“I’ll marry you today,” a Baltimore circuit judge happily told the two women, who were among the first same-sex couples to get a marriage license on Thursday, the first day they became available under a new Maryland law upheld by voters in November.
Actually, same-sex couples have to wait until Jan. 1 to wed, when the law expanding marriage rights to gays and lesbians takes effect. But an opinion by Maryland Attorney General Douglas F. Gansler gave Circuit Court clerks the option of issuing postdated licenses starting Thursday, when Gov. Martin O’Malley officially confirmed the passage of the same-sex marriage referendum along with other election results.
While Weber, 30, and Eddy, 34, had already affirmed their partnership this summer before 150 invited guests, getting the license to marry proved to be an emotional experience. There were hugs and happy tears, and pictures with the court staff who processed their applications.
“It’s important from a legal standpoint, to have the protections of marriage. But even more than that, it’s affirming to be recognized by the state,” said Weber, a lawyer. “Our ceremony was with our community, our family, our friends, but this feels like being with the entire state. So this is really special.”
The Charles Village residents and their friends, Alli Harper and Jennifer Monti of Timonium, were the first two same-sex couples to arrive at the Clarence M. Mitchell Jr. Courthouse downtown when it opened at 8:30 a.m. All four had volunteered countless hours in the successful campaign to pass Question 6, making the documents they received Thursday more than pieces of paper.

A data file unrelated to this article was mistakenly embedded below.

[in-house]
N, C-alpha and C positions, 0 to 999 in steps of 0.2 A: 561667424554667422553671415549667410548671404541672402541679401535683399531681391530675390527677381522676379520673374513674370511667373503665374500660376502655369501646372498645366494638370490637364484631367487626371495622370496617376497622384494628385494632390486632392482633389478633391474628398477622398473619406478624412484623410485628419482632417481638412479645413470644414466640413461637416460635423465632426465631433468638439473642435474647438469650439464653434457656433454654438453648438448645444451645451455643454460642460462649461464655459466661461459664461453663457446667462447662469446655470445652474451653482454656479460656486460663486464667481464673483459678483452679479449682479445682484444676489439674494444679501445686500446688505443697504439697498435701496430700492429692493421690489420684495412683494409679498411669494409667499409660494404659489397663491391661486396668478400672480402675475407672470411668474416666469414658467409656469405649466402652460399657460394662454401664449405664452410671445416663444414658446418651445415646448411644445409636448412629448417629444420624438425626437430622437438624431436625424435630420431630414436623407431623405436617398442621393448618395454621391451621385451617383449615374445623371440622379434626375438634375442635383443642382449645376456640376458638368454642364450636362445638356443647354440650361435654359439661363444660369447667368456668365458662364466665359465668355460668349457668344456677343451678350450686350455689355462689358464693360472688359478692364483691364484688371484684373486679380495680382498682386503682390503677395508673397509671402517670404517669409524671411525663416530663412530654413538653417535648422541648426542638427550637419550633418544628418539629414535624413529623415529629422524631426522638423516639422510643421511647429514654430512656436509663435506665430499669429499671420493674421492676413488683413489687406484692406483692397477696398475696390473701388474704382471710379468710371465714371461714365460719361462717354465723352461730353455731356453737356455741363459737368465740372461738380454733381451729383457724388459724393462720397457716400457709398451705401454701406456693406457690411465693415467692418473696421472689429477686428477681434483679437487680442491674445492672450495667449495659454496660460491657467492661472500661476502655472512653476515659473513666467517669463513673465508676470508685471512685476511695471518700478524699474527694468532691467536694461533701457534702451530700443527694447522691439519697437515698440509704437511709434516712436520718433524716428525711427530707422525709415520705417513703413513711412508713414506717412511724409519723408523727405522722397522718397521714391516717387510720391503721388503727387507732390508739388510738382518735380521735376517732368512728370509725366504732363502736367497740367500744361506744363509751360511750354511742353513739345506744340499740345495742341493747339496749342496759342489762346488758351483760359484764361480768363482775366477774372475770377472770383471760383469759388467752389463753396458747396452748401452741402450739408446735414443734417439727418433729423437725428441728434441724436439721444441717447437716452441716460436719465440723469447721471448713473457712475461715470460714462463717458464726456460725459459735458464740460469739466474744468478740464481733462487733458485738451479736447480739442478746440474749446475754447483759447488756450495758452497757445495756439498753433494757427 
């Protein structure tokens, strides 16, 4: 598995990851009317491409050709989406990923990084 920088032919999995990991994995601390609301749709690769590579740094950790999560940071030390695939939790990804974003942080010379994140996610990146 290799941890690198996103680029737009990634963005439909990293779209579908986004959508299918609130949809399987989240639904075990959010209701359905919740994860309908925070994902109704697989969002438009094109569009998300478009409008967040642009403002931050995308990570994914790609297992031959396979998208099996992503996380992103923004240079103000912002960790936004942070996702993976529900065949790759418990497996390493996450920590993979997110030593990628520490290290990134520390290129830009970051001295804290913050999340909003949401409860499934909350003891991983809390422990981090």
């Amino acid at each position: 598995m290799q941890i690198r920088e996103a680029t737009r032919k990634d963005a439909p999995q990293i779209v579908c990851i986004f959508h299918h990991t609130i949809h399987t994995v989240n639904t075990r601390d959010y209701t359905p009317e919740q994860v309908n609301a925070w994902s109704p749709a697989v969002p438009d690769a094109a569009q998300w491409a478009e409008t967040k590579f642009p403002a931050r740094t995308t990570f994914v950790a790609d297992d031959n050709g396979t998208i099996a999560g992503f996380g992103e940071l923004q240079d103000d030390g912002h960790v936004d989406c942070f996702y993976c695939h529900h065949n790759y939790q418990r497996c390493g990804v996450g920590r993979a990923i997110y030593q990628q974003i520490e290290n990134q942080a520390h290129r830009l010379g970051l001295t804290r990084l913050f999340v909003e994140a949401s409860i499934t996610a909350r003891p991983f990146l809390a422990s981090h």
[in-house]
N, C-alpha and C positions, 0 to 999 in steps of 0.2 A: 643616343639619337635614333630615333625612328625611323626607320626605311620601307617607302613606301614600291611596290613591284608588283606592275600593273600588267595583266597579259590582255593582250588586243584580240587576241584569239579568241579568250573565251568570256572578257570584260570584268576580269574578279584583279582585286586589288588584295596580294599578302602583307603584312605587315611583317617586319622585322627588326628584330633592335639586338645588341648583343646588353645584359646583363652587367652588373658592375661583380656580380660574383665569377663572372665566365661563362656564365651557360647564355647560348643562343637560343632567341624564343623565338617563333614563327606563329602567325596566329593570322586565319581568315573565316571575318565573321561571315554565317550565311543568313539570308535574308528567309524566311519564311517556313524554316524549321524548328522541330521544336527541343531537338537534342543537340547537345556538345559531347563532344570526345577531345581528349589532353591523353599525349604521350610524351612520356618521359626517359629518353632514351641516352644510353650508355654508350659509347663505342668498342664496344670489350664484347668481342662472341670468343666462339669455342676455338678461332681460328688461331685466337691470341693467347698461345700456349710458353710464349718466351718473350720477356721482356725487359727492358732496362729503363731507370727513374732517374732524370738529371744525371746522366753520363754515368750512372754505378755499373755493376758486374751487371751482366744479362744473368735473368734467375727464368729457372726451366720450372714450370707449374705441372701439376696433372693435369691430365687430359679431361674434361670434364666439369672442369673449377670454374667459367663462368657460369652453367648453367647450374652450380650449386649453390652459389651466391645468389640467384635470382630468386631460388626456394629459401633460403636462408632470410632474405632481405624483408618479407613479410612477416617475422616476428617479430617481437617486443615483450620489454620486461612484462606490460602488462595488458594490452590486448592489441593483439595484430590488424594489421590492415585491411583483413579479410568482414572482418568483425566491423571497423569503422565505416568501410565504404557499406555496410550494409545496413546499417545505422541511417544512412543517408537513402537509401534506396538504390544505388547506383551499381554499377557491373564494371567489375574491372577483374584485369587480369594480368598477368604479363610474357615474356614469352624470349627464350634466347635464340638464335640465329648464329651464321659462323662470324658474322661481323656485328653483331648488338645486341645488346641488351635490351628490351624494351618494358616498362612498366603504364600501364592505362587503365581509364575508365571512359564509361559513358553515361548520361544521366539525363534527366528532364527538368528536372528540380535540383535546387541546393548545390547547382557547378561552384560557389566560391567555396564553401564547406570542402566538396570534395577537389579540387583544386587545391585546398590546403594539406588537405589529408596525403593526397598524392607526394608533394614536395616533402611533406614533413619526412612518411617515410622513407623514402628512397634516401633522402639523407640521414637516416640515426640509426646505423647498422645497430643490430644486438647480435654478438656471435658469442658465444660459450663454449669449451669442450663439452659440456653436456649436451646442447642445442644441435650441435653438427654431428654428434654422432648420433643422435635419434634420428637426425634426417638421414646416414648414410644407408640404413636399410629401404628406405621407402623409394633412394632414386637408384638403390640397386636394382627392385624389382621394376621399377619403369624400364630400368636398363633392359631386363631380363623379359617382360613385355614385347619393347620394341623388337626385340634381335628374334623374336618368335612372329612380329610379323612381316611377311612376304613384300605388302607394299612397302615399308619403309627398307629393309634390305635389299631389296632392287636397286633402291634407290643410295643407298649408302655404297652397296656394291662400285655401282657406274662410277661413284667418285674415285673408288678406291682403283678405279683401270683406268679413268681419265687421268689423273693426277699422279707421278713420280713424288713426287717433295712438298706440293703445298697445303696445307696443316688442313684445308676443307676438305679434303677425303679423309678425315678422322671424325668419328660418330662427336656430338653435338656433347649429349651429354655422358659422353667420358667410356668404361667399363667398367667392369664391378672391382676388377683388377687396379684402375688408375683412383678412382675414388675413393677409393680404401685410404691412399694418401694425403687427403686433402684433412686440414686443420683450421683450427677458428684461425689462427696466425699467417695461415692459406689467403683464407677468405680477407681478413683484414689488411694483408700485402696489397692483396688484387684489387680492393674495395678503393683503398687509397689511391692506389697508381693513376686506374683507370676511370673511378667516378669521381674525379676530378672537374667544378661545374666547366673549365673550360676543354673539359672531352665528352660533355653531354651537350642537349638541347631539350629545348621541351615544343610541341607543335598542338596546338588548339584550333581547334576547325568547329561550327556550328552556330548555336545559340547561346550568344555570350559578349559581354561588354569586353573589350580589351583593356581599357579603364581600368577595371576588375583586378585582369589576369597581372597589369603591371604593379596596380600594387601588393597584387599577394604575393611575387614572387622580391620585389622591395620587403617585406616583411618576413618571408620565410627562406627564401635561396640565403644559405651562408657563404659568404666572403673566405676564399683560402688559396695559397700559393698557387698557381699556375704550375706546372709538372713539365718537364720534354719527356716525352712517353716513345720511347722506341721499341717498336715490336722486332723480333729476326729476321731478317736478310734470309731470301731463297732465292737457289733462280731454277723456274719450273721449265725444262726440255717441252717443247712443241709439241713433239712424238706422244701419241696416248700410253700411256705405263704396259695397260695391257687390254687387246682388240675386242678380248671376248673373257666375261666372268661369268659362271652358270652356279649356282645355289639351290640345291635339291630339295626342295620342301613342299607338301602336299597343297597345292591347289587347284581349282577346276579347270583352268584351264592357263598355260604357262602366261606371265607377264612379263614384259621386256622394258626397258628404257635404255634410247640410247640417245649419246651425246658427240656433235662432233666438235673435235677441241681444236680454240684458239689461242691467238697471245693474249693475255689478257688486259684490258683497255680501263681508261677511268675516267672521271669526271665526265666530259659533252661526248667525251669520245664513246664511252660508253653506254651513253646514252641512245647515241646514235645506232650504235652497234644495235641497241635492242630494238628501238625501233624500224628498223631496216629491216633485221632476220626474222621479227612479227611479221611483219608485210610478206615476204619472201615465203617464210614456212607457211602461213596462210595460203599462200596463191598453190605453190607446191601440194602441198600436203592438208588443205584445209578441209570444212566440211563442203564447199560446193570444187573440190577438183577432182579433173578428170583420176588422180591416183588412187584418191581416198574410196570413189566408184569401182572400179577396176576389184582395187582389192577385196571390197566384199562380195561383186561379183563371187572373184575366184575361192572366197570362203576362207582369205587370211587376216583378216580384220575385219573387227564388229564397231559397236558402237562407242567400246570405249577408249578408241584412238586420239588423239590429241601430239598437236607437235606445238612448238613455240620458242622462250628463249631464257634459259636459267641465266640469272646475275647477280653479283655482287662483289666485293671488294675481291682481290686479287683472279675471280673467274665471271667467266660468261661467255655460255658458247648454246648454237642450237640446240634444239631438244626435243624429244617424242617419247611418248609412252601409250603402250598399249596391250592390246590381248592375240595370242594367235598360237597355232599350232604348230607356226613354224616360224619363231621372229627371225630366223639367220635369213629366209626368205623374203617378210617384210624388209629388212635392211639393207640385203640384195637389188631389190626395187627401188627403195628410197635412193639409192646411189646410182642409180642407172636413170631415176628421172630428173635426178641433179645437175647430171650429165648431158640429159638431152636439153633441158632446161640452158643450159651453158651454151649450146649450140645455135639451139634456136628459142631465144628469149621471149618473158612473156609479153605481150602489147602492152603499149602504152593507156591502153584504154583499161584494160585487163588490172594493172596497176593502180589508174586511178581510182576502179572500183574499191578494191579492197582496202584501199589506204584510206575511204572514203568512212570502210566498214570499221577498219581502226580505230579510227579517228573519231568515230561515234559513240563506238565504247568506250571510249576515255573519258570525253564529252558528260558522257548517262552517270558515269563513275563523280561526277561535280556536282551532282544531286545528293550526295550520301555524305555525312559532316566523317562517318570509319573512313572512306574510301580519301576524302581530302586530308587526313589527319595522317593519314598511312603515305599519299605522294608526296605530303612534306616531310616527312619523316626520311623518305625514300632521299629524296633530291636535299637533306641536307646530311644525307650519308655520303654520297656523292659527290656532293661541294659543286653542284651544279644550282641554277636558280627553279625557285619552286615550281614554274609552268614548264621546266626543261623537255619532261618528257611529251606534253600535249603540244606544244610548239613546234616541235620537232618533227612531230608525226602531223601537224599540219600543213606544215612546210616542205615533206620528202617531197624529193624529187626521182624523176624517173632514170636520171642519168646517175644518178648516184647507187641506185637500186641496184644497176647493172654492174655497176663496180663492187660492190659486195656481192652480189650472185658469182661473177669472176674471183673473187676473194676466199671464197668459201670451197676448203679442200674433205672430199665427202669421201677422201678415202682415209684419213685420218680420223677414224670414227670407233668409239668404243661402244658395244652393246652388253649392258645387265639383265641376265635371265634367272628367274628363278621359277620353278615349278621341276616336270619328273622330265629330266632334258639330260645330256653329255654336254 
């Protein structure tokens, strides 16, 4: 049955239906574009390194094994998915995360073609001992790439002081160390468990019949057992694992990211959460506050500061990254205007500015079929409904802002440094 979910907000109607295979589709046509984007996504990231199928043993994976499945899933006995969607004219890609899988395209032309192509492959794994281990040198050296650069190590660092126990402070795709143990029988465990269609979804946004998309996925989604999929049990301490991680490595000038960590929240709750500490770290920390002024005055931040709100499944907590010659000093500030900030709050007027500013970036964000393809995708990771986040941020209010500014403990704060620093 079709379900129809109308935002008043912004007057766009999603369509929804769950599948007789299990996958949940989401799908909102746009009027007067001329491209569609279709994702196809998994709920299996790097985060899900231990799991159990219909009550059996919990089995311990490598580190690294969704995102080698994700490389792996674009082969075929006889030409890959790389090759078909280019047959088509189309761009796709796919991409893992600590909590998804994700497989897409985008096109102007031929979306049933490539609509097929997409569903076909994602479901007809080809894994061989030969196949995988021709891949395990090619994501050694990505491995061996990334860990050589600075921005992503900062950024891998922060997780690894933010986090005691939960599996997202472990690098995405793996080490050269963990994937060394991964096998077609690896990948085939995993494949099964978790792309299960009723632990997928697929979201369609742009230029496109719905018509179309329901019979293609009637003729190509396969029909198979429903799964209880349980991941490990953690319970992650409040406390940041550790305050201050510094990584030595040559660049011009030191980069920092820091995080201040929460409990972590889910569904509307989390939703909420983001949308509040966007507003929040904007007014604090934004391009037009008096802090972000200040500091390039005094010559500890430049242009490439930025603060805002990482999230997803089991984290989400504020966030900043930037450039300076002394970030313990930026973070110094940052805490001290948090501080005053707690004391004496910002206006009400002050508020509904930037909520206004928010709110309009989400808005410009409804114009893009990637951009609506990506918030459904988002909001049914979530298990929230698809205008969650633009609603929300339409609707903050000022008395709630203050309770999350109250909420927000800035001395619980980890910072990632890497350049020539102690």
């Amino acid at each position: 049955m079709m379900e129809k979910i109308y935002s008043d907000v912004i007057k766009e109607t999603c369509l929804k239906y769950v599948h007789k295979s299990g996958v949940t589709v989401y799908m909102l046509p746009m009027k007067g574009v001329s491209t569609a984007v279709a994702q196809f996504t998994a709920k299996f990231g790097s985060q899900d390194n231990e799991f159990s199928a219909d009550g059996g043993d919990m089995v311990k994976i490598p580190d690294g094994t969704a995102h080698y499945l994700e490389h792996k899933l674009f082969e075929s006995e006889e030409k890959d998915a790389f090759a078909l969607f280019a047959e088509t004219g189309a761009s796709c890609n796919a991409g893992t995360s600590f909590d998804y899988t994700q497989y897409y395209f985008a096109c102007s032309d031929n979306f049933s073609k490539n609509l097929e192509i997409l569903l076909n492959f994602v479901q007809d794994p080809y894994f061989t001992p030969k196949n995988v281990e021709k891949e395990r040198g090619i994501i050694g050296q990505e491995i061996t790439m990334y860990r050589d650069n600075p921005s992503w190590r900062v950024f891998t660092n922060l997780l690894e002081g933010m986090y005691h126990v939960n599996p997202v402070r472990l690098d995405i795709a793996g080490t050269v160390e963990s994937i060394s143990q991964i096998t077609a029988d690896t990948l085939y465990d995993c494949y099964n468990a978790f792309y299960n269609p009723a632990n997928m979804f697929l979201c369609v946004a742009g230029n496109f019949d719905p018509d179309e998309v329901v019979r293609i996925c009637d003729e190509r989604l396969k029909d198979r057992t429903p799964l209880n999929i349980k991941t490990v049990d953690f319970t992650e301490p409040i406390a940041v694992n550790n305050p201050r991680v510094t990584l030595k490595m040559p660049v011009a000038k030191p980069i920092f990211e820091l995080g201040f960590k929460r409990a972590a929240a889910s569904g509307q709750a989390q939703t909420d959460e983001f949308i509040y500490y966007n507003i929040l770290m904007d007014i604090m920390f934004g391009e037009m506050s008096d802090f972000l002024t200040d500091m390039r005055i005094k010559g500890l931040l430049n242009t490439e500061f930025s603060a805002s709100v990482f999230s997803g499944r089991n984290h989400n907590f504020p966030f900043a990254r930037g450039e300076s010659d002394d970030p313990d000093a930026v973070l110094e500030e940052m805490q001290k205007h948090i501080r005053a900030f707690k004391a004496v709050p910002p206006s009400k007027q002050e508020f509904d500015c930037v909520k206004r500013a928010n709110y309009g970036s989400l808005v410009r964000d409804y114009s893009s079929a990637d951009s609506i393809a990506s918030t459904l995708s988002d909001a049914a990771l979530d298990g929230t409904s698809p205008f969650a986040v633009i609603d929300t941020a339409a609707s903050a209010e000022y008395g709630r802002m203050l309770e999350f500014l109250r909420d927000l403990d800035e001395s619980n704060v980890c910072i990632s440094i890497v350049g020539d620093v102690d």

“I started tearing up when I saw the marriage license,” said Harper, 34, a lawyer. “All of a sudden, it’s right there in front of you.”
For Harper, who is president of the board of directors of the Maryland ACLU, which fought for marriage equality, getting a license to marry Monti was both a political and personal victory.
“I think ever since the [election] results came in, we were feeling enormous gratitude to everyone who worked so hard to make this happen,” she said. “And then to raise your right hand and swear that everything on the application is true, it’s pretty powerful.”
She and Monti, 32, a physician, have already had a partnership ceremony. “March 20, 2010,” Harper said, eliciting from Monti, “That is correct. Thank you for remembering.” They didn’t know if or when Maryland would expand marriage rights, and they wanted to start a family. As it turned out, Harper’s father died unexpectedly a couple of weeks later, so they are relieved they didn’t wait for the law to catch up with them.
Now, with Harper eight months pregnant, they anticipate telling their daughter and any subsequent generations about being part of the first wave of same-sex marriages in Maryland.
Eddy, a palliative care social worker, also had the future in mind on Thursday, envisioning a time when getting a marriage license won’t be a novelty for gay couples.
“This is another step in being treated equally,” she said. “It’s acceptance. We want to be able to show our kids what it was like when it was a big deal to get a license. Hopefully they won’t get it.”
For now, she and Weber will dig out the glass that they stomped in the Jewish ceremony they had this summer, but didn’t manage to shatter, for a second wedding they plan to have at home the second week in January.